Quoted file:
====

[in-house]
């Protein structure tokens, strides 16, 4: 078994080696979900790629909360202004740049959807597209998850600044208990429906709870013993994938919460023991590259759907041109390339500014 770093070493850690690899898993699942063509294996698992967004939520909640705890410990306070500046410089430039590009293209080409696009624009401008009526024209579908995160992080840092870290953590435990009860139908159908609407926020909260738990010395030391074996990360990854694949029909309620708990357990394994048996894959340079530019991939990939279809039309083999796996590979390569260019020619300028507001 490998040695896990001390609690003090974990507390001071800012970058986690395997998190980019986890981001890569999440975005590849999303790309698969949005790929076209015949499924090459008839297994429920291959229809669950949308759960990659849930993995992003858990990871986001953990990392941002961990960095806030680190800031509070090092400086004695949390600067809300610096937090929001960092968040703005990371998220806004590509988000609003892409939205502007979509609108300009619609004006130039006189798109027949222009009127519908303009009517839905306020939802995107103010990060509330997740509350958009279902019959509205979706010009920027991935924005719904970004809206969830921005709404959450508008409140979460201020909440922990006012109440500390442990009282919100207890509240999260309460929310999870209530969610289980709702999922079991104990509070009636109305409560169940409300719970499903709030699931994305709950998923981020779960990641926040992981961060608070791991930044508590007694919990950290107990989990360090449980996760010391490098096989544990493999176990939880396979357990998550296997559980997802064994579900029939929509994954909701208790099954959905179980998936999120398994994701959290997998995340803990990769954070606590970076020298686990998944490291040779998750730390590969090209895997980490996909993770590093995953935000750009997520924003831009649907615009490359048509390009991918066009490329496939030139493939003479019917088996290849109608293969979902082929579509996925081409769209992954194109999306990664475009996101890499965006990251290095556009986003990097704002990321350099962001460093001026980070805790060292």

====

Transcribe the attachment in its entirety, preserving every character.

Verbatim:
[in-house]
């Protein structure tokens, strides 16, 4: 078994080696979900790629909360202004740049959807597209998850600044208990429906709870013993994938919460023991590259759907041109390339500014 770093070493850690690899898993699942063509294996698992967004939520909640705890410990306070500046410089430039590009293209080409696009624009401008009526024209579908995160992080840092870290953590435990009860139908159908609407926020909260738990010395030391074996990360990854694949029909309620708990357990394994048996894959340079530019991939990939279809039309083999796996590979390569260019020619300028507001 490998040695896990001390609690003090974990507390001071800012970058986690395997998190980019986890981001890569999440975005590849999303790309698969949005790929076209015949499924090459008839297994429920291959229809669950949308759960990659849930993995992003858990990871986001953990990392941002961990960095806030680190800031509070090092400086004695949390600067809300610096937090929001960092968040703005990371998220806004590509988000609003892409939205502007979509609108300009619609004006130039006189798109027949222009009127519908303009009517839905306020939802995107103010990060509330997740509350958009279902019959509205979706010009920027991935924005719904970004809206969830921005709404959450508008409140979460201020909440922990006012109440500390442990009282919100207890509240999260309460929310999870209530969610289980709702999922079991104990509070009636109305409560169940409300719970499903709030699931994305709950998923981020779960990641926040992981961060608070791991930044508590007694919990950290107990989990360090449980996760010391490098096989544990493999176990939880396979357990998550296997559980997802064994579900029939929509994954909701208790099954959905179980998936999120398994994701959290997998995340803990990769954070606590970076020298686990998944490291040779998750730390590969090209895997980490996909993770590093995953935000750009997520924003831009649907615009490359048509390009991918066009490329496939030139493939003479019917088996290849109608293969979902082929579509996925081409769209992954194109999306990664475009996101890499965006990251290095556009986003990097704002990321350099962001460093001026980070805790060292």